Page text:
How Data Commons are Changing the Way that Large Biomedical Datasets are Analyzed and Shared

January 10, 2018
Free for AMIA members; $50 for non-members.
Robert L. Grossman

Biomedical data has grown too large for most research groups to host and analyze the data from large projects themselves.  Data commons provide an alternative by co-locating data, storage and computing resources with commonly used software services, applications and tools for analyzing, harmonizing and sharing data to create an interoperable resource for the research community. We give an overview of data commons and describe some lessons learned from the NCI Genomic Data Commons, the BloodPAC Data Commons and the Bionimbus Data Commons. We also give an overview of how an organization can start a process to set up a data commons themselves.

Learning Objectives

After participating in this activity, the learner should be better able to:

  • Define data commons.
  • Consider how data commons can be used to accelerate the exploration, analysis and integration of biomedical data.
  • Compare the differences and similarities between data commons and the use of cloud computing to support biomedical research.
  • Describe emerging standards supporting data commons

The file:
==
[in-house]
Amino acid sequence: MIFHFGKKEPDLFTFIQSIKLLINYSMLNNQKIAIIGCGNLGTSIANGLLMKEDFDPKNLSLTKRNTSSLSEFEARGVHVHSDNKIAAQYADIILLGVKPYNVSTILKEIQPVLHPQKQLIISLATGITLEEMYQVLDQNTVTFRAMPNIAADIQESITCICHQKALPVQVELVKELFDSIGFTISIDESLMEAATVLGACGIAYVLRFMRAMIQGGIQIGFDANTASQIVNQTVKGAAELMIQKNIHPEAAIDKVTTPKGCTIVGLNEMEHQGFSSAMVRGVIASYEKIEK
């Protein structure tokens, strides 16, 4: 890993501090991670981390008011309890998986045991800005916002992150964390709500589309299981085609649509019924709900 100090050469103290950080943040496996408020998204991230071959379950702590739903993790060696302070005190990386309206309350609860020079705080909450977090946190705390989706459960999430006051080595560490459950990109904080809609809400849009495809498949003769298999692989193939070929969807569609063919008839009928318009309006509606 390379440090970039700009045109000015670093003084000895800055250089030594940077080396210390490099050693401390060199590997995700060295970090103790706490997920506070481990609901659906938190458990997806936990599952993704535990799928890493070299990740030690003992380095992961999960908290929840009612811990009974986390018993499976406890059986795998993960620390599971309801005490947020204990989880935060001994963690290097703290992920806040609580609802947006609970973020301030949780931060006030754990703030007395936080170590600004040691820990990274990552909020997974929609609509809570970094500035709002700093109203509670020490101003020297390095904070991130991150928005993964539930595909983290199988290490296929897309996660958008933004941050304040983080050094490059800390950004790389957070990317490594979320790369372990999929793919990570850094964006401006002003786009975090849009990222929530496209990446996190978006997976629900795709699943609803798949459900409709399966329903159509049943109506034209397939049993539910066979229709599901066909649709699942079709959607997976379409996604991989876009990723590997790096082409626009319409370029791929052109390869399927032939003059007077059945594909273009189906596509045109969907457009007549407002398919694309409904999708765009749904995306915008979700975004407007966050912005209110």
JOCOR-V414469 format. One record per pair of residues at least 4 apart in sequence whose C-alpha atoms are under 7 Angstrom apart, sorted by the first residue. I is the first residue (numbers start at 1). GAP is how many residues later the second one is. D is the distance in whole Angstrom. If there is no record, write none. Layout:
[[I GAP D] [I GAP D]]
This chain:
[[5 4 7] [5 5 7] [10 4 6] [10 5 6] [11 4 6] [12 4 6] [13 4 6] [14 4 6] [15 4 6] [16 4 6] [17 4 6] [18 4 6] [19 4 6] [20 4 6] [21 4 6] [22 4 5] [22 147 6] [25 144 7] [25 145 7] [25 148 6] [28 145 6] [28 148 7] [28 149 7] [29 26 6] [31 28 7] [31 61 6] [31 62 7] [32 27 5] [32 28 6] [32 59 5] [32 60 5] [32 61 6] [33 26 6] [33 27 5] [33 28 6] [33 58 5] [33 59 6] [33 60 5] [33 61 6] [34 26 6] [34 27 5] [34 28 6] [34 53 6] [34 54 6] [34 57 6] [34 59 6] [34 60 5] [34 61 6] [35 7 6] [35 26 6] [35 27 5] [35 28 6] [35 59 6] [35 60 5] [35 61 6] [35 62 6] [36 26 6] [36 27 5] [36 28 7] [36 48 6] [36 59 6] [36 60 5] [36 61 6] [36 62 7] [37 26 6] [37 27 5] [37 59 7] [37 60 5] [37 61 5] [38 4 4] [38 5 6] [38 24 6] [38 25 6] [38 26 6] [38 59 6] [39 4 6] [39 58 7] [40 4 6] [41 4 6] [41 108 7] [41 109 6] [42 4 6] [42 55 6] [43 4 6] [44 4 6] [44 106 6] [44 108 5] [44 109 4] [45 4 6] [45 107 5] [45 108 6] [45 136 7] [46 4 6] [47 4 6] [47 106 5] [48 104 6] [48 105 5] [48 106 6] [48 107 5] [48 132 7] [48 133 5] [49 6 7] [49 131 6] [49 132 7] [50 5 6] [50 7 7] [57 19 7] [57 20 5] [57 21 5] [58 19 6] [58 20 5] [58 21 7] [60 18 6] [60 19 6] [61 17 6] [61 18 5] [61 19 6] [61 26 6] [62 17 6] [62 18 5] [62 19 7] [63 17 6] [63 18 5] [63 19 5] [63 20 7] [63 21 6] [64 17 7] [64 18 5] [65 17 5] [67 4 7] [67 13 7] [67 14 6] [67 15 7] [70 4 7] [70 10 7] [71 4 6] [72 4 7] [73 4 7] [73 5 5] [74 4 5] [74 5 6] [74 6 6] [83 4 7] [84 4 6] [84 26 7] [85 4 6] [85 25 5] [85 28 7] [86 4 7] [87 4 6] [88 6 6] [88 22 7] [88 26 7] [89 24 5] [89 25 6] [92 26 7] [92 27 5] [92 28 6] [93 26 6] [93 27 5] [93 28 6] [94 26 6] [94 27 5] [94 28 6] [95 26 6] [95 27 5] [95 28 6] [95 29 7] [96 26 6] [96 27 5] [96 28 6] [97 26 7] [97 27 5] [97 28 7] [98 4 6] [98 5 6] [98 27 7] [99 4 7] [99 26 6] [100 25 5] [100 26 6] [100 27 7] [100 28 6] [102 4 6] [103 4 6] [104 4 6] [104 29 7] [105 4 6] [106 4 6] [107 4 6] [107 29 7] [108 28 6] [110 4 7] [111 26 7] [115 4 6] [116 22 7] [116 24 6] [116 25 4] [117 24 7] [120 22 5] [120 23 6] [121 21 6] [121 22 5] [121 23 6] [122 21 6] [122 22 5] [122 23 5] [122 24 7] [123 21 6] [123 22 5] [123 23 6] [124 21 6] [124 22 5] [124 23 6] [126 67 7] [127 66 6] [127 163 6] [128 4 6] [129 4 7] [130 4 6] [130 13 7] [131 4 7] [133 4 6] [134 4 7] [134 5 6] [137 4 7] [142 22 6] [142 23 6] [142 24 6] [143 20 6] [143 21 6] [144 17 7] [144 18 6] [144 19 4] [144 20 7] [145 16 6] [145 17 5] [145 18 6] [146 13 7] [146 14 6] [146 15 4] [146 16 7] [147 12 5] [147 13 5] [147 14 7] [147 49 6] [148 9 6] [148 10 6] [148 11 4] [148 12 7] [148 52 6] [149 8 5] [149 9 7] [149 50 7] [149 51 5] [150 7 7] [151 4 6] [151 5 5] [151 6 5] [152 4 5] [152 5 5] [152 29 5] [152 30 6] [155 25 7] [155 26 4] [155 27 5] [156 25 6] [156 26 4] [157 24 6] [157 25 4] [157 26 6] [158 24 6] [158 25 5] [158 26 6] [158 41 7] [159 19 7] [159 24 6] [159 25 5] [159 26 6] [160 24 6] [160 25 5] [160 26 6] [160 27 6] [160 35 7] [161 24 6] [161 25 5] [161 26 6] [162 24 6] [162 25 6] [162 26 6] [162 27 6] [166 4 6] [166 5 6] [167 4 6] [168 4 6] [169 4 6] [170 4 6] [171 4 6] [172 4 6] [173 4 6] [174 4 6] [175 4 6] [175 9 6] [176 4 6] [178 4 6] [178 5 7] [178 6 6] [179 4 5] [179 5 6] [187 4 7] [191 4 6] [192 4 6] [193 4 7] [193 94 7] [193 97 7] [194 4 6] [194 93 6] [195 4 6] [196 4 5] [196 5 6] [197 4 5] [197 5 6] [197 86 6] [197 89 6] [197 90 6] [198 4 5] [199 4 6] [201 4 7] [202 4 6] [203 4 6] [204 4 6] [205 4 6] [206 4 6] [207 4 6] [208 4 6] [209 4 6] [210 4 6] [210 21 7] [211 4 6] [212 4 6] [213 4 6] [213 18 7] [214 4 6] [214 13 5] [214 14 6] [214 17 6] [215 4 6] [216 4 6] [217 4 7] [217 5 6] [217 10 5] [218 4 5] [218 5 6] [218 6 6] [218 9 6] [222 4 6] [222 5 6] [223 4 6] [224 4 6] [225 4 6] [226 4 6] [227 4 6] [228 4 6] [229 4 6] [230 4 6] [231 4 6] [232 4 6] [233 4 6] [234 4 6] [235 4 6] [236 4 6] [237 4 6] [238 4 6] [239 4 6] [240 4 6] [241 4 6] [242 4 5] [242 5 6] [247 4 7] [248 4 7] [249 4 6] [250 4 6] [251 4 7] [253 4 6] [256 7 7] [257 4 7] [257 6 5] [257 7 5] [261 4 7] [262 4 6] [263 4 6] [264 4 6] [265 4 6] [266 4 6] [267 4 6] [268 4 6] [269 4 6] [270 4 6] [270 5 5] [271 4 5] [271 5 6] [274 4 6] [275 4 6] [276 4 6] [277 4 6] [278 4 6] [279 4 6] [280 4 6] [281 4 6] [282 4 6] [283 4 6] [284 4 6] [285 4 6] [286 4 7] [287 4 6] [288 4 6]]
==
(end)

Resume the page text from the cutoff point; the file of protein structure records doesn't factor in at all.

Speaker Information

Robert L. Grossman
Frederick H. Rawson Professor
Professor of Medicine and Computer Science
Jim and Karen Frank Director, Center for Data Intensive Science
University of Chicago
and Director, Open Commons Consortium

Robert L. Grossman is the Frederick H. Rawson Professor of Medicine and Computer Science and the Jim and Karen Frank Director of the Center for Data Intensive Science at the University of Chicago.  He is the principal investigator for the National Cancer Institute Genomic Data Commons (GDC), a next-generation platform for the cancer research community that manages, analyzes, integrates, and shares large-scale genomic datasets in support of precision medicine. He is also the Director of the not-for-profit Open Commons Consortium that develops and operates data commons and data clouds to support research in science, medicine, health care, and the environment.